Despite economic growth, persistent levels of absolute poverty remain across the world. Social protection is an important response to this, guaranteeing a basic level of income support. The state of Chhattisgarh, India, provides an interesting model, as government commitment and people’s action combine to buttress food security in communities with historically high levels of disadvantage.
New research on wellbeing and poverty in Chhattisgarh provides an innovative perspective on these issues. Qualitative and quantitative evidence show more secure livelihoods have a broader effect on people’s confidence and experience of quality in life. Strong traditions of collective identity and community mobilisation constitute important resources for the achievement of rights in practice. Persistent gender inequalities remain, however, in both objective achievements and people’s subjective assessments of what they can do or be.
This briefing paper makes the following recommendations:
Improved Food Security: The achievement of a successful social protection programme in Chhattisgarh shows how entrenched difficulties can be overcome through a combination of government commitment and people’s mobilisation. As entitlements are extended nation-wide under the ‘Right to Food’ Act (2013), this provides an important example for other states. Arguments for universal access to subsidised food-grain are supported by our findings that it is mainly poorer people who lack ration-cards; distribution of Above Poverty Level cards does not follow economic status; and local social and political relationships continue to play an undue role in deciding who gets government benefits.
Popular Mobilisation: Food security appears an individual entitlement but it is collectively established and maintained. Framing food security as a right makes clear the active part people have played and continue to play in securing their entitlements in practice. Our research communities have a long ambivalent relationship with the state. Their low levels of political confidence, despite experience of successful collective action, indicate the importance of local community organisations in educating people about their rights and working with them to ensure these are achieved in practice.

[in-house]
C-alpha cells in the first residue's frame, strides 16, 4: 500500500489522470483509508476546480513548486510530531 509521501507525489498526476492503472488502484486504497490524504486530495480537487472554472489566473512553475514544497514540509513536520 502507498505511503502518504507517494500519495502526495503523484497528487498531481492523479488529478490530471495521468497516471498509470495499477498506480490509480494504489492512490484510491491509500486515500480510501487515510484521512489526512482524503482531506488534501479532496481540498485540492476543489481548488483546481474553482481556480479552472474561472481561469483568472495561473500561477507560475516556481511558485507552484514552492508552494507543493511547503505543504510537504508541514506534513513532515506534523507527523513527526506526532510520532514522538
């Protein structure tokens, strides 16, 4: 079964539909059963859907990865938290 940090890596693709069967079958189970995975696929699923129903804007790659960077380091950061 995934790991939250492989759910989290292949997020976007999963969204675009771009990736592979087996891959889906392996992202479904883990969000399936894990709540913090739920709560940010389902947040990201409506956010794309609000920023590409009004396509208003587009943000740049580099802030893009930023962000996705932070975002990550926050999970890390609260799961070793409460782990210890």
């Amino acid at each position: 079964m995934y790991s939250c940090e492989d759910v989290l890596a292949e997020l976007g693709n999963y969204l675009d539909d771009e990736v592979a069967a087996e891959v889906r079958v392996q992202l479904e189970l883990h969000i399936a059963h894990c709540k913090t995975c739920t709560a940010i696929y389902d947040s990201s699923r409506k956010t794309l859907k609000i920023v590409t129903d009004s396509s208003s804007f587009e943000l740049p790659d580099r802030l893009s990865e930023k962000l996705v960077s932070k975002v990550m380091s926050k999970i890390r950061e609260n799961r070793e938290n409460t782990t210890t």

Psycho-social Wellbeing: Qualitative and quantitative evidence reinforce the importance of food security and social protection, showing that more secure livelihoods have a broader impact on people’s confidence and experience of quality in life. While wellbeing may be assessed at an individual level, there is no doubt that collective entitlements, such as those in the Forest Rights Act, are critical to ensure longer term wellbeing.
Gender: There continue to be significant gender inequalities both in formal sector achievement (e.g. education and rates of work under MGNREGS) and in what people feel themselves able to be and do, especially in the social and political spheres. This suggests that gender issues should take higher priority in community mobilisation. The negative impact of violence in the home on men’s inner wellbeing suggests a possible focus for combatting gender based violence.
White, S. Social Protection and Wellbeing: Food Security in Adivasi communities, Chhattisgarh, India. Wellbeing and Poverty Pathways Briefing No. 3. University of Bath, Bath, UK (2014) 12 pp.